What Faker Shows Gamers About How To Boost Their Learning, And Become An Expert, Without Talent

What Faker Shows Gamers About How To Boost Their Learning, And Become An Expert, Without Talent

In the world of competitive gaming, few names shine as brightly as Lee Sang-hyeok, better known as "Faker."

This South Korean esports legend has dominated the realm of "League of Legends," a game that tests not just skill and strategy but also mental fortitude and teamwork. Faker, as a mid-laner for T1 (formerly SK Telecom T1), has become synonymous with excellence in esports, having won the World Championship an impressive four times — in 2013, 2015, and 2016, and 2023.

His journey from a young gamer to an international icon is nothing short of inspirational.

This begs the question, what sets Faker apart from the rest of the competition?

And can we gamers use this secret to boost our own learning, and become an expert, without talent?

My motivation for this question stems from childhood. Ever since I was eight years old, I played tennis with my dad almost every week. I'm 20 now, and even though I have been playing for 12 years consistently, I'm by no means great. Why? Most would say it's because I don't have the talent--after all I put in the work.

But through studying Faker's legacy I have come to the real reason: I'm not a tennis pro is because I haven't been doing purposeful practice.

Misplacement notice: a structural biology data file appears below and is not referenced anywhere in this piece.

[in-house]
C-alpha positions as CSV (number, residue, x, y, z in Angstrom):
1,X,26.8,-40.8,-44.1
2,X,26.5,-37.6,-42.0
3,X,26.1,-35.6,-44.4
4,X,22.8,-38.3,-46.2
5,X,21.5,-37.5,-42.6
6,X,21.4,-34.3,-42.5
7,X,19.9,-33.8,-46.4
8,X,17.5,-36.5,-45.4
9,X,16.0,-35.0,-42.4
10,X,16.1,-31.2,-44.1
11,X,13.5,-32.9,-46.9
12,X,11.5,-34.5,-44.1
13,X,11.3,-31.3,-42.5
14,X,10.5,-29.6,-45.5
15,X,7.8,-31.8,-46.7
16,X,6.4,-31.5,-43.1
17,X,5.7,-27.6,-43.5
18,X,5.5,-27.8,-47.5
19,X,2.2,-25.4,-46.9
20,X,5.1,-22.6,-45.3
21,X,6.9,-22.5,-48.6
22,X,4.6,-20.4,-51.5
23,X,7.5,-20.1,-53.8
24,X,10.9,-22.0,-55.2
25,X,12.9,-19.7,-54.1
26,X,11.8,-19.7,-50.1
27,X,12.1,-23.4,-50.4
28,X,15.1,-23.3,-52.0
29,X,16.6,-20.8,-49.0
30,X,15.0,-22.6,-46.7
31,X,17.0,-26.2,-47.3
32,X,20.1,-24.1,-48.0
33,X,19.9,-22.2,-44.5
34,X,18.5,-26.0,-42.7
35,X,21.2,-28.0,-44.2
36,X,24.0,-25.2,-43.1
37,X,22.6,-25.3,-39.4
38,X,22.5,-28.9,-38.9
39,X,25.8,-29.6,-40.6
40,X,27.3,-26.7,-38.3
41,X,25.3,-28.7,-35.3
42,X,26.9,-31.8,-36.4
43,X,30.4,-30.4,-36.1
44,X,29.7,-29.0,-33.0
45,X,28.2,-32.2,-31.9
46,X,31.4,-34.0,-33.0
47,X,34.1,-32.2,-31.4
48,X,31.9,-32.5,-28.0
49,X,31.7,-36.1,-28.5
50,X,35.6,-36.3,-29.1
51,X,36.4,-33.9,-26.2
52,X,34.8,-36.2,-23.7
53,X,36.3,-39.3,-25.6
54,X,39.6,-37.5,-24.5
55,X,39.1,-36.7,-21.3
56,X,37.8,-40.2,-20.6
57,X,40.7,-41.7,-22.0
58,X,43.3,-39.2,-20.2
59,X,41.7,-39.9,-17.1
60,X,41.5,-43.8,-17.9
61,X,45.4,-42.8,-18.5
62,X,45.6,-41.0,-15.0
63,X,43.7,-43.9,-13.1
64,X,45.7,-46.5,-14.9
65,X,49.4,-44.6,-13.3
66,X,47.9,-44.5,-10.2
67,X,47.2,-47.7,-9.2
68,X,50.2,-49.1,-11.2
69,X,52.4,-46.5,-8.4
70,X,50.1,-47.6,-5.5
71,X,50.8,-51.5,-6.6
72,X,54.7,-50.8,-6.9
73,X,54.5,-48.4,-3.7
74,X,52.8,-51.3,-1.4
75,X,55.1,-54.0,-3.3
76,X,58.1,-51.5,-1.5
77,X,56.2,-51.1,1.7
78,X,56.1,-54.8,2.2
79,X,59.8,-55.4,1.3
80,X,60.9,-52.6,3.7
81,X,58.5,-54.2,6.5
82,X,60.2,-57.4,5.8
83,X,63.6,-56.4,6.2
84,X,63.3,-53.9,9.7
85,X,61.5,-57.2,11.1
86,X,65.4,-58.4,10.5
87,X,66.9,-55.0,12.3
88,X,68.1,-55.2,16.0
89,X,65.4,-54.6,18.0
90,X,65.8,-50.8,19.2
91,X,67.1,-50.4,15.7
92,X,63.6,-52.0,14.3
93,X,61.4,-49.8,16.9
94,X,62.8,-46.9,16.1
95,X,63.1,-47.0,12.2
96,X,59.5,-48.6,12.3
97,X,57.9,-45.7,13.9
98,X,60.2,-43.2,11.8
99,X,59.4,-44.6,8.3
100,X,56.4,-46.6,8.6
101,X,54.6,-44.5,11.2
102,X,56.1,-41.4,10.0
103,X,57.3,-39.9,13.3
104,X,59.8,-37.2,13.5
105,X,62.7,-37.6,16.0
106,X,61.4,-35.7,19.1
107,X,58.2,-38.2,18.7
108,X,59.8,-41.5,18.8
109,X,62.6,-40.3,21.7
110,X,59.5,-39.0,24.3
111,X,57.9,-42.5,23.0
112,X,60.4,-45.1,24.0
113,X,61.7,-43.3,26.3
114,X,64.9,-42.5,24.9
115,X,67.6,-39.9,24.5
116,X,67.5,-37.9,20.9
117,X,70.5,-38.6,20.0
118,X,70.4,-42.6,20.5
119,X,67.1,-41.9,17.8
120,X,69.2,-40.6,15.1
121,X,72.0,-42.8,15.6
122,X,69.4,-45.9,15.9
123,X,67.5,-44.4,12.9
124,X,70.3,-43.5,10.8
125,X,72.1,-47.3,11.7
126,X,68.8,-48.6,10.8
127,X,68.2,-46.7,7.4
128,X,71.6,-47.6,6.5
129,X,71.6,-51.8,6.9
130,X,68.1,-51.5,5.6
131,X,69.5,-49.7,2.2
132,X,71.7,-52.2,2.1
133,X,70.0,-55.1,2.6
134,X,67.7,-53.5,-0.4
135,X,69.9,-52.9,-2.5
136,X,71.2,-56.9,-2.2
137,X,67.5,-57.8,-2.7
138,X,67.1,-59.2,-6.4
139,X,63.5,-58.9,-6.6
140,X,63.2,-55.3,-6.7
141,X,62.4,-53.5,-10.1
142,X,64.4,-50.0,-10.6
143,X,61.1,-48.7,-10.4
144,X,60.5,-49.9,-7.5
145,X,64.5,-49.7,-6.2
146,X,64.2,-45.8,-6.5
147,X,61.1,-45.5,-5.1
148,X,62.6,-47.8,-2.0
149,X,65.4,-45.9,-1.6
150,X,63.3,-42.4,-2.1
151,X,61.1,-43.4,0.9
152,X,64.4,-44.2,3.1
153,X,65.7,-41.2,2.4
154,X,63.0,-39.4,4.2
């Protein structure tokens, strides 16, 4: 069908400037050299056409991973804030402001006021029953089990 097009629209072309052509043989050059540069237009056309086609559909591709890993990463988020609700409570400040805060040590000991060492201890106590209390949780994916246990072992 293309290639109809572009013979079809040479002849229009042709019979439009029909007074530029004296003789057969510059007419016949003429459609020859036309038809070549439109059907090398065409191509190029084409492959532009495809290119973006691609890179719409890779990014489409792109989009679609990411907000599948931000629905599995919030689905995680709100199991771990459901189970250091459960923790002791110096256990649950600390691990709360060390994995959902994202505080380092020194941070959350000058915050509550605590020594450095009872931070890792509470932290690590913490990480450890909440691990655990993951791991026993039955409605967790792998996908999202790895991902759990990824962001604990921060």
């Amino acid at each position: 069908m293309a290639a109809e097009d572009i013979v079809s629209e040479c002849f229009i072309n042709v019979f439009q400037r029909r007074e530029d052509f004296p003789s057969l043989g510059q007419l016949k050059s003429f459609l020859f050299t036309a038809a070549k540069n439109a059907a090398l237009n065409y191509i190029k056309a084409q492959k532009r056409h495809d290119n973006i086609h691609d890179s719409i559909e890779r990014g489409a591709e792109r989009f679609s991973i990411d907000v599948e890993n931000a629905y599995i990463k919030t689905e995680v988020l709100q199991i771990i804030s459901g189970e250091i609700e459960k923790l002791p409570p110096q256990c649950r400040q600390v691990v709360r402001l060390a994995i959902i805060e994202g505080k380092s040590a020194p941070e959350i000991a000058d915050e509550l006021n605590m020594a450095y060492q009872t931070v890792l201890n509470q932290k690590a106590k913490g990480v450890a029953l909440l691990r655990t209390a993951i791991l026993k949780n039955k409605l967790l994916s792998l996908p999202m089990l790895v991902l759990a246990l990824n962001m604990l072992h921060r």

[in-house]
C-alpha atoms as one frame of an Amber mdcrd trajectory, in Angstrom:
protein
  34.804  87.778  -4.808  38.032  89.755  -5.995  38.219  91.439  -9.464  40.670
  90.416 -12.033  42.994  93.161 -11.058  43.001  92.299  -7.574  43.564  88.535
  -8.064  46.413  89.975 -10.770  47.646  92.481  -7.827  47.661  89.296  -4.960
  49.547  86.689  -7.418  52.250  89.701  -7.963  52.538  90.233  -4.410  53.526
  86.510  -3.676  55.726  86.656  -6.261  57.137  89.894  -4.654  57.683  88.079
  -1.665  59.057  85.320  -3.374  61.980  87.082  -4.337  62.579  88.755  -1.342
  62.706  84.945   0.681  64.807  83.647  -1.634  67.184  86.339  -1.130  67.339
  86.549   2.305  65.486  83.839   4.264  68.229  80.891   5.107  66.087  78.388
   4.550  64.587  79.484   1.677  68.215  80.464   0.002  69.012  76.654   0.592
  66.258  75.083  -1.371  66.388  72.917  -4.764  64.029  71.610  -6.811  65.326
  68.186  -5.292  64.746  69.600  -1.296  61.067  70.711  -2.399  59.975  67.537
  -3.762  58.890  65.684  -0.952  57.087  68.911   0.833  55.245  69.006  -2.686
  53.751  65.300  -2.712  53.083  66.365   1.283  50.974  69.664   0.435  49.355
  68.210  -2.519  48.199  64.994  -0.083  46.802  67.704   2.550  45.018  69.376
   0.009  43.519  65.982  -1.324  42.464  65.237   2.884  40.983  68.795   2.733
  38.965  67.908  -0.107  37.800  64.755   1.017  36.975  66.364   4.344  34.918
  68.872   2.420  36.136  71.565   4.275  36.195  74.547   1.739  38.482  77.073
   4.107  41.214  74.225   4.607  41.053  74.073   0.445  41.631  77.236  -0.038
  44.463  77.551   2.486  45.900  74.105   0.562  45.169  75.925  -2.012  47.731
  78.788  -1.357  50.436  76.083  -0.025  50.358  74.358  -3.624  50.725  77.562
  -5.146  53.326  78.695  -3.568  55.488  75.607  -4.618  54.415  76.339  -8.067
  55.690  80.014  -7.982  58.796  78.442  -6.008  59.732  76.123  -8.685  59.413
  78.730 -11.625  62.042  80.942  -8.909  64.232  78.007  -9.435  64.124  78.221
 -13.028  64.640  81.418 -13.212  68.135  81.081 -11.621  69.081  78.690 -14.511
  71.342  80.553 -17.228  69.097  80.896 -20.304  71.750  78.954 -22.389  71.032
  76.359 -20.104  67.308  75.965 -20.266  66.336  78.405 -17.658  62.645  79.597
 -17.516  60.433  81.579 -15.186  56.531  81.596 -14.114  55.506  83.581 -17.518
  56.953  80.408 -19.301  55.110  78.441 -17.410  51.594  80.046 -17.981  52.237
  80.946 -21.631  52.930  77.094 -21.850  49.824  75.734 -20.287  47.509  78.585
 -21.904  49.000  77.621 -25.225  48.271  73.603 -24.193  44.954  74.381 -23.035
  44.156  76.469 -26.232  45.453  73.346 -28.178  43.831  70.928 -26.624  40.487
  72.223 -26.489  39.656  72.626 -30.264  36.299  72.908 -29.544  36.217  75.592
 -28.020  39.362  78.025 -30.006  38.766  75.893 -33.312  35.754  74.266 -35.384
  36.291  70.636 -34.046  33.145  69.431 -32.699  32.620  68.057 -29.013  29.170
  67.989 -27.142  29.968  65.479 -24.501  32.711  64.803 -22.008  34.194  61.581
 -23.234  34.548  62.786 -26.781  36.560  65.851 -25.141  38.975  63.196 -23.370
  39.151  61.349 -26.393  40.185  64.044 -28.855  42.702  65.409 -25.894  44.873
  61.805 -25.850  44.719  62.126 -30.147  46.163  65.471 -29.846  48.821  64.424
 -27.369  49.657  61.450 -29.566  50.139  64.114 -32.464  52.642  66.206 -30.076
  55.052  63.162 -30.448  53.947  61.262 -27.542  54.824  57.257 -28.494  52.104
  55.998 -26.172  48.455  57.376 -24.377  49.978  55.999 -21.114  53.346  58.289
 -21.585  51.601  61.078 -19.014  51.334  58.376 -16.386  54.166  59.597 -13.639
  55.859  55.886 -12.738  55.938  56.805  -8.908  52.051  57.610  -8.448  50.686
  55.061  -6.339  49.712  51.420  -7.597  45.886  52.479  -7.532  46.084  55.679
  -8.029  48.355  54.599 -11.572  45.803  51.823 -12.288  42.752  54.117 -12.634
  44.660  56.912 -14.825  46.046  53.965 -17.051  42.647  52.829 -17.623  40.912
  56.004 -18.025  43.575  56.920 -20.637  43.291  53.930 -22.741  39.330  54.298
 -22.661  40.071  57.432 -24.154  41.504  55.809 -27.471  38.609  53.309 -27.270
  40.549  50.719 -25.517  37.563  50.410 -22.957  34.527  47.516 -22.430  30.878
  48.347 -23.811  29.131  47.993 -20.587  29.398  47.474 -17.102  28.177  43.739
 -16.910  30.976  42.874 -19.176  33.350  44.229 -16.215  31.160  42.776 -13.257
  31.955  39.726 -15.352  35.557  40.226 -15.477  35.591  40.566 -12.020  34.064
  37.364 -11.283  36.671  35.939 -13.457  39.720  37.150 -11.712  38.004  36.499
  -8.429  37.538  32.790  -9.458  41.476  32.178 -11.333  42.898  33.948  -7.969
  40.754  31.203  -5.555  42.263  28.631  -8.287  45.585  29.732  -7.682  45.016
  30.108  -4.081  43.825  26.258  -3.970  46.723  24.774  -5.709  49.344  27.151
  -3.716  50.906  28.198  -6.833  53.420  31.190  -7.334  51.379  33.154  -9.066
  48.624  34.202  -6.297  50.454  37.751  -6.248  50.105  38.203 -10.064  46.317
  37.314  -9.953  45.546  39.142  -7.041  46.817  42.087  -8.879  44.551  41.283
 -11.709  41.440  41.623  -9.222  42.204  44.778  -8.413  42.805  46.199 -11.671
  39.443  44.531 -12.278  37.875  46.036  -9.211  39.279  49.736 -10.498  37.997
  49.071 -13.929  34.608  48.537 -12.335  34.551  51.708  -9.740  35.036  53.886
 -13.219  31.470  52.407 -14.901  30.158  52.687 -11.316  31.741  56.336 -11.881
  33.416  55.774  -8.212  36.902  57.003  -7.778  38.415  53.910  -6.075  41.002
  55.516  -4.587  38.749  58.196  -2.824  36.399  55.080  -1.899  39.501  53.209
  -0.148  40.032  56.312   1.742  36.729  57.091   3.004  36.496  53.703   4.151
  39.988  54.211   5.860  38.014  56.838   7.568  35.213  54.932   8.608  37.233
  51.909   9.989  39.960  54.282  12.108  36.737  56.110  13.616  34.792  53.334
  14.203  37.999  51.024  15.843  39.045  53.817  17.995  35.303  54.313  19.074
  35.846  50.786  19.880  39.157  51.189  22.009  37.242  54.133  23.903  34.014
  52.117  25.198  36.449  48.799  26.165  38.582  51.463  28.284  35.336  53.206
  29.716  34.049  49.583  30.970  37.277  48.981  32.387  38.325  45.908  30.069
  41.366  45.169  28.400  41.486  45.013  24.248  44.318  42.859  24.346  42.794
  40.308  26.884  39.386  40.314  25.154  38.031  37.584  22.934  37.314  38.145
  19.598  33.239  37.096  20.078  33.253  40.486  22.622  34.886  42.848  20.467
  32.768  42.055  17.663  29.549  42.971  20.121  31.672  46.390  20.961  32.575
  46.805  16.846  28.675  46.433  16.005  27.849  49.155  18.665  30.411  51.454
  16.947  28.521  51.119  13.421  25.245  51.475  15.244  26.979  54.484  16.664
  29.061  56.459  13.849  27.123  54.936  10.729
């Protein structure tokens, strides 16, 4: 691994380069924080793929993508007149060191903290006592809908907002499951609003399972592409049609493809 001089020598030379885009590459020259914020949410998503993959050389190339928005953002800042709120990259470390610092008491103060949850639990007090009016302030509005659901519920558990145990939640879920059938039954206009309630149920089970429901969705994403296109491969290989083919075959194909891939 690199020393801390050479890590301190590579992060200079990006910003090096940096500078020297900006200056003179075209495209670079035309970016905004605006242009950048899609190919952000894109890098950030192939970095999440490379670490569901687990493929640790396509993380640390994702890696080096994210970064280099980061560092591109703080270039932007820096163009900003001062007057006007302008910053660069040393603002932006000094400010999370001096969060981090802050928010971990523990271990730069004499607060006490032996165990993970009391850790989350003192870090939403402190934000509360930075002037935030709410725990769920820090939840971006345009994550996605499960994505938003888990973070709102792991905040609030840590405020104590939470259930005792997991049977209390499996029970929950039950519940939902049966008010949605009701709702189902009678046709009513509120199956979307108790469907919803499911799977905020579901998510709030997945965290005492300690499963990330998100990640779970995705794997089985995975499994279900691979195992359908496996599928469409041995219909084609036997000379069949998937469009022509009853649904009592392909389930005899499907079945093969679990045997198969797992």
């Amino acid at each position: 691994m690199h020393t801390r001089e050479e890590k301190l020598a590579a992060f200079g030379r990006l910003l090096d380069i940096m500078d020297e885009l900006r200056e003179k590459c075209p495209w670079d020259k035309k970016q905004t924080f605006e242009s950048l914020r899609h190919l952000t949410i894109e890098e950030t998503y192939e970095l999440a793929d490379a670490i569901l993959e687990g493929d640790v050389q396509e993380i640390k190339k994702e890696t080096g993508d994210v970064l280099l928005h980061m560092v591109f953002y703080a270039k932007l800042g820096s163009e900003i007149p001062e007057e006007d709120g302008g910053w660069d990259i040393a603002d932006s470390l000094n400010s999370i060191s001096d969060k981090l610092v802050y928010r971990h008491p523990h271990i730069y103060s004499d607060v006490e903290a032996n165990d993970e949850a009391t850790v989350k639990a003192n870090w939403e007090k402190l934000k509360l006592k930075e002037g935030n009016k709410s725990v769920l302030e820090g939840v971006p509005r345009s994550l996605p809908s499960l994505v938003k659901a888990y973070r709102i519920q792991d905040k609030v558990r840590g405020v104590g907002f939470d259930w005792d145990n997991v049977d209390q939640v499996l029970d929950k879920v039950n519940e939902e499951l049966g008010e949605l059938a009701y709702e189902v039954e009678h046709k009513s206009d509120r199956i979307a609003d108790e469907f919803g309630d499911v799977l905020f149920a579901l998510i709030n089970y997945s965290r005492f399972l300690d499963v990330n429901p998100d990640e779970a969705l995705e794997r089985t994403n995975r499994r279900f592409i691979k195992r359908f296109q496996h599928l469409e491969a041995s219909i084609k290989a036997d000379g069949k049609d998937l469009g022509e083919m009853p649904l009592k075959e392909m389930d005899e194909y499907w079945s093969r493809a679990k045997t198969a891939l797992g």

This is Faker's "secret": purposeful practice. The fundamental idea of purposeful practice is it's not just how long you learn, but HOW you learn that determines the quality of your learning.

The problem with my tennis practice is I wasn't intentional. I didn't have targets for each practice, feedback, intense focus. And most importantly, I didn't step out of my comfort zone to reach new levels. Of course Faker has a bit of innate talent--anyone must have a little to reach that high of a level. However, Faker spends countless hours training for Worlds, playing different characters, learning lane mechanics, testing out team comps, and more.

If you want to improve at anything, you must step outside of your comfort zone.

This is why the best games are such good examples of learning. As our skills increase in a game like The Witcher 3, the bosses and quests get harder to compensate for our comfort zone. Games are expertly designed for purposeful practice. Using purposeful practice almost anyone can theoretically become an expert at something. It just takes some time and commitment, and maybe a little talent.

So what is purposeful practice more specifically and how can we do it?

Purposeful practice is defined in Ander Ericson's fantastic book Peak as a specific and structured form of practice intended to improve performance (this definition of performance isn't the same as the definition used earlier in learning versus performance). Purposeful practice has a number of characteristics you can memorize with the acronym F.I.G.H.T.:

  • Focus: the learner is intensely focused on the present activity opening them up to Flow
  • Iteration: the learner has a means of seeing what they are doing right or wrong--ideally in a quick manner and changes their behavior using it
  • Goldilocks Zone: the learner stays inside of their Goldilocks zone
  • Heart: the leaner has a plan for maintaining their motivation
  • Targets: the learner has intention for the goals of the practice session

This is often best done with a teacher, but you don't need one to effectively purposefully practice.